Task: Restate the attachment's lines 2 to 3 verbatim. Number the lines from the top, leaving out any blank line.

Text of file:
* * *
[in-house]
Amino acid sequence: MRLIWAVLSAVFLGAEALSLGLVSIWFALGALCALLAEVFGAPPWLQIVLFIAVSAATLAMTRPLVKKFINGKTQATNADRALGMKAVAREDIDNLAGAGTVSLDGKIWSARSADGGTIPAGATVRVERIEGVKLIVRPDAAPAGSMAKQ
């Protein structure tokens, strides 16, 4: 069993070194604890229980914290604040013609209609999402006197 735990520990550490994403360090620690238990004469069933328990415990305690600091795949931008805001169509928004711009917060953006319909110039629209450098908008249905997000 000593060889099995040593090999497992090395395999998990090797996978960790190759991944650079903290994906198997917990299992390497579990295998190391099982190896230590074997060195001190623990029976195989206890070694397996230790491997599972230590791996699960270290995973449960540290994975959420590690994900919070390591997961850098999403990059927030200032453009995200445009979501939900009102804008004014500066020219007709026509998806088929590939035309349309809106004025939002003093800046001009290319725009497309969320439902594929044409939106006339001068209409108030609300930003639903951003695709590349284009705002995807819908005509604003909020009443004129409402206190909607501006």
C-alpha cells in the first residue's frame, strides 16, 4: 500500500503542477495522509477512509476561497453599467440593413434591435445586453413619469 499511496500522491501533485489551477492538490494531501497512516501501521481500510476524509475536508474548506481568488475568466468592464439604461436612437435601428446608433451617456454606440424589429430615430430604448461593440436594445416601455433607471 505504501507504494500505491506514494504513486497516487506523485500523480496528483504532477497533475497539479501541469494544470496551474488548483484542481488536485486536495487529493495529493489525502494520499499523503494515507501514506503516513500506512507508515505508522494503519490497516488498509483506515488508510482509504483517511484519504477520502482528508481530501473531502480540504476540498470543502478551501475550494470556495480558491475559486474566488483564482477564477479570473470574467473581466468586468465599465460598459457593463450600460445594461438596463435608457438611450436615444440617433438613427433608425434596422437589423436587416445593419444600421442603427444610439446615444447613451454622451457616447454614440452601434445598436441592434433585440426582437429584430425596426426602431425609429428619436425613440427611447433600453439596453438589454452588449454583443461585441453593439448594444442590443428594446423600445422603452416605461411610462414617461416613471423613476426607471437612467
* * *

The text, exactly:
Amino acid sequence: MRLIWAVLSAVFLGAEALSLGLVSIWFALGALCALLAEVFGAPPWLQIVLFIAVSAATLAMTRPLVKKFINGKTQATNADRALGMKAVAREDIDNLAGAGTVSLDGKIWSARSADGGTIPAGATVRVERIEGVKLIVRPDAAPAGSMAKQ
């Protein structure tokens, strides 16, 4: 069993070194604890229980914290604040013609209609999402006197 735990520990550490994403360090620690238990004469069933328990415990305690600091795949931008805001169509928004711009917060953006319909110039629209450098908008249905997000 000593060889099995040593090999497992090395395999998990090797996978960790190759991944650079903290994906198997917990299992390497579990295998190391099982190896230590074997060195001190623990029976195989206890070694397996230790491997599972230590791996699960270290995973449960540290994975959420590690994900919070390591997961850098999403990059927030200032453009995200445009979501939900009102804008004014500066020219007709026509998806088929590939035309349309809106004025939002003093800046001009290319725009497309969320439902594929044409939106006339001068209409108030609300930003639903951003695709590349284009705002995807819908005509604003909020009443004129409402206190909607501006």